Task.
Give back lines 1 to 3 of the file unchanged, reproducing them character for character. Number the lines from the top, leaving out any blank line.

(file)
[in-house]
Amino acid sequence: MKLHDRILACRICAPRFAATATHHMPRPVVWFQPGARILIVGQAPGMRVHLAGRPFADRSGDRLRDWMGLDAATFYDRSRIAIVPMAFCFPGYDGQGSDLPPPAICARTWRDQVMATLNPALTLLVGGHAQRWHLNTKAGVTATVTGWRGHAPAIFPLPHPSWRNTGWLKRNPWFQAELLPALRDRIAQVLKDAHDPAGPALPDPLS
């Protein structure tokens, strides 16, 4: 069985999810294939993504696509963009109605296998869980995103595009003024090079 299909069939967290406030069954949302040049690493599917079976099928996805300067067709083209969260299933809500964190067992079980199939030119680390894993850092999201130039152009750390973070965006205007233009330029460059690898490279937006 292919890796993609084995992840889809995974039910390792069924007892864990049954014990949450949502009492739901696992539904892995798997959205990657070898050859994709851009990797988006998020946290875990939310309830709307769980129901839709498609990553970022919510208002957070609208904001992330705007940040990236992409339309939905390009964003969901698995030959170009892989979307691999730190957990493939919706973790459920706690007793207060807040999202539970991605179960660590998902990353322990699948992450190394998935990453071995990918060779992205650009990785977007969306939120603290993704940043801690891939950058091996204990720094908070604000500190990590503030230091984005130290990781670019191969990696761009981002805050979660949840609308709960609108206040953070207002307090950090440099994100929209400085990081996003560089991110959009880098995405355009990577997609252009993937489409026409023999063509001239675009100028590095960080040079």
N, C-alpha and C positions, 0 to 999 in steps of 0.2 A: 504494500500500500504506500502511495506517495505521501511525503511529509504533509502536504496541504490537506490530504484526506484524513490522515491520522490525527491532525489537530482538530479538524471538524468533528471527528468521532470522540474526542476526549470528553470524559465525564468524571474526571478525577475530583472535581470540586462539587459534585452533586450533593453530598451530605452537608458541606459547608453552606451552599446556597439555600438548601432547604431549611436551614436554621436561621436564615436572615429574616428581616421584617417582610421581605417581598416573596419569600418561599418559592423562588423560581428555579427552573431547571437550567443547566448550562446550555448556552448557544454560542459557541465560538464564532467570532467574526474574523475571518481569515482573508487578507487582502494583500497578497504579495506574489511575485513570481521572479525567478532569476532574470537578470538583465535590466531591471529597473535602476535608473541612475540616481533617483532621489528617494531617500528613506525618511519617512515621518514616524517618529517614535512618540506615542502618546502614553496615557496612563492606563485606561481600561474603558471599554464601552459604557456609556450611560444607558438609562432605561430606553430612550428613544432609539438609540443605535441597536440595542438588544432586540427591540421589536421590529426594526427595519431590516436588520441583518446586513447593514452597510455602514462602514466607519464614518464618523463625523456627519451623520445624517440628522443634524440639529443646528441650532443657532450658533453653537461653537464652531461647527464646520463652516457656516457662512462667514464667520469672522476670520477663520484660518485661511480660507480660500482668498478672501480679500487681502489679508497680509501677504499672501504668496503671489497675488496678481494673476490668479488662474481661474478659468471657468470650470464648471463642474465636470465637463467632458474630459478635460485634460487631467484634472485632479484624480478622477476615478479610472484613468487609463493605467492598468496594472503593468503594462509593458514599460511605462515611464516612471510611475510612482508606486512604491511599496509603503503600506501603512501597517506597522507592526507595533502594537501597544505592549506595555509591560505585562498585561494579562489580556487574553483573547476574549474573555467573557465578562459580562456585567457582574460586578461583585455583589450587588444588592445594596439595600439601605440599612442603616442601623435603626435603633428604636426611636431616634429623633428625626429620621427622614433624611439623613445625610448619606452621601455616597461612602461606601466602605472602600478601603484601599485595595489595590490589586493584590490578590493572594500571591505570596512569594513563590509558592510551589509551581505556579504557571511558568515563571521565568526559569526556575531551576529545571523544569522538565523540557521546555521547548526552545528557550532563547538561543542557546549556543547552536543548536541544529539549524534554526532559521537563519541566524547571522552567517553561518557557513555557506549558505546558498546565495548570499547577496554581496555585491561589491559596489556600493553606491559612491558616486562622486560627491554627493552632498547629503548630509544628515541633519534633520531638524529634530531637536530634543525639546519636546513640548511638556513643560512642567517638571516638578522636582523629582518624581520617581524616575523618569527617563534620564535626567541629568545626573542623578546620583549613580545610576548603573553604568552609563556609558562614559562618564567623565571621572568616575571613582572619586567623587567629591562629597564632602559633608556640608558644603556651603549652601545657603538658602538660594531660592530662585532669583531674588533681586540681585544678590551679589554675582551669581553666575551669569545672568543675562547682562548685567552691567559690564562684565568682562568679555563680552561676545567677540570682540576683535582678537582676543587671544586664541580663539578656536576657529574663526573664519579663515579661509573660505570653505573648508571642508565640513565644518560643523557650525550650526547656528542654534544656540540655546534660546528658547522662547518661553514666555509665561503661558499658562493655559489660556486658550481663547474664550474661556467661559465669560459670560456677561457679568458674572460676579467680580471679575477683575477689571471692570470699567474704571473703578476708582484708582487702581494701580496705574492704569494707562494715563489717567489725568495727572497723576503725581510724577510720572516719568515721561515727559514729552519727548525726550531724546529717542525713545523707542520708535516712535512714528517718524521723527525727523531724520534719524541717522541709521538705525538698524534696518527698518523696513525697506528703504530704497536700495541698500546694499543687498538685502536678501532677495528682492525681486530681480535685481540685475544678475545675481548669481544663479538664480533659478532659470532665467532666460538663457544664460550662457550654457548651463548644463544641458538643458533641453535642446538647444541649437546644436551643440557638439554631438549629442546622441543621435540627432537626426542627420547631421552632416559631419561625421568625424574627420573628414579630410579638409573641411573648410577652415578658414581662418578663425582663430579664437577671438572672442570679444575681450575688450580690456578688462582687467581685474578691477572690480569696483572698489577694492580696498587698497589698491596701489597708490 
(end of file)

[in-house]
Amino acid sequence: MKLHDRILACRICAPRFAATATHHMPRPVVWFQPGARILIVGQAPGMRVHLAGRPFADRSGDRLRDWMGLDAATFYDRSRIAIVPMAFCFPGYDGQGSDLPPPAICARTWRDQVMATLNPALTLLVGGHAQRWHLNTKAGVTATVTGWRGHAPAIFPLPHPSWRNTGWLKRNPWFQAELLPALRDRIAQVLKDAHDPAGPALPDPLS
């Protein structure tokens, strides 16, 4: 069985999810294939993504696509963009109605296998869980995103595009003024090079 299909069939967290406030069954949302040049690493599917079976099928996805300067067709083209969260299933809500964190067992079980199939030119680390894993850092999201130039152009750390973070965006205007233009330029460059690898490279937006 292919890796993609084995992840889809995974039910390792069924007892864990049954014990949450949502009492739901696992539904892995798997959205990657070898050859994709851009990797988006998020946290875990939310309830709307769980129901839709498609990553970022919510208002957070609208904001992330705007940040990236992409339309939905390009964003969901698995030959170009892989979307691999730190957990493939919706973790459920706690007793207060807040999202539970991605179960660590998902990353322990699948992450190394998935990453071995990918060779992205650009990785977007969306939120603290993704940043801690891939950058091996204990720094908070604000500190990590503030230091984005130290990781670019191969990696761009981002805050979660949840609308709960609108206040953070207002307090950090440099994100929209400085990081996003560089991110959009880098995405355009990577997609252009993937489409026409023999063509001239675009100028590095960080040079």